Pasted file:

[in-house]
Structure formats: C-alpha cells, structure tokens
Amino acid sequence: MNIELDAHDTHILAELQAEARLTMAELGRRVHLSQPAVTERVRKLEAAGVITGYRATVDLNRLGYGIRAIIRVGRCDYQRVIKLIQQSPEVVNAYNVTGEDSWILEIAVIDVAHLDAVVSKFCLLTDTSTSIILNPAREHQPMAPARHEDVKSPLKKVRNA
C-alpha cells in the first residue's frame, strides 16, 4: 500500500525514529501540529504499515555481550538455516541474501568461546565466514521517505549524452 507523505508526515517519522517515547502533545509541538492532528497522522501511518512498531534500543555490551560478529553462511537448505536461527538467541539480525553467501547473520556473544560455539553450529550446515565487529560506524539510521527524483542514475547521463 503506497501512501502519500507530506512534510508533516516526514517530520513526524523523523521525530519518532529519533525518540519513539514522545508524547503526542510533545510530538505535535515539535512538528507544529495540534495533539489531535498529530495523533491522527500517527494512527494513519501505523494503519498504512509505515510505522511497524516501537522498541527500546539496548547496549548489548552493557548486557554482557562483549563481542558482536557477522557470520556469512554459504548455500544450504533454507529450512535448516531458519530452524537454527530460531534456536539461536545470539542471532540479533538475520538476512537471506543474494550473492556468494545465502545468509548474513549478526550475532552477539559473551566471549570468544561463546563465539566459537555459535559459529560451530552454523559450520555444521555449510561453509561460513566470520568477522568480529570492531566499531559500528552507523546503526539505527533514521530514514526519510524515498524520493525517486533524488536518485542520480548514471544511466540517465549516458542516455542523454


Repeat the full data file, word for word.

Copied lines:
[in-house]
Structure formats: C-alpha cells, structure tokens
Amino acid sequence: MNIELDAHDTHILAELQAEARLTMAELGRRVHLSQPAVTERVRKLEAAGVITGYRATVDLNRLGYGIRAIIRVGRCDYQRVIKLIQQSPEVVNAYNVTGEDSWILEIAVIDVAHLDAVVSKFCLLTDTSTSIILNPAREHQPMAPARHEDVKSPLKKVRNA
C-alpha cells in the first residue's frame, strides 16, 4: 500500500525514529501540529504499515555481550538455516541474501568461546565466514521517505549524452 507523505508526515517519522517515547502533545509541538492532528497522522501511518512498531534500543555490551560478529553462511537448505536461527538467541539480525553467501547473520556473544560455539553450529550446515565487529560506524539510521527524483542514475547521463 503506497501512501502519500507530506512534510508533516516526514517530520513526524523523523521525530519518532529519533525518540519513539514522545508524547503526542510533545510530538505535535515539535512538528507544529495540534495533539489531535498529530495523533491522527500517527494512527494513519501505523494503519498504512509505515510505522511497524516501537522498541527500546539496548547496549548489548552493557548486557554482557562483549563481542558482536557477522557470520556469512554459504548455500544450504533454507529450512535448516531458519530452524537454527530460531534456536539461536545470539542471532540479533538475520538476512537471506543474494550473492556468494545465502545468509548474513549478526550475532552477539559473551566471549570468544561463546563465539566459537555459535559459529560451530552454523559450520555444521555449510561453509561460513566470520568477522568480529570492531566499531559500528552507523546503526539505527533514521530514514526519510524515498524520493525517486533524488536518485542520480548514471544511466540517465549516458542516455542523454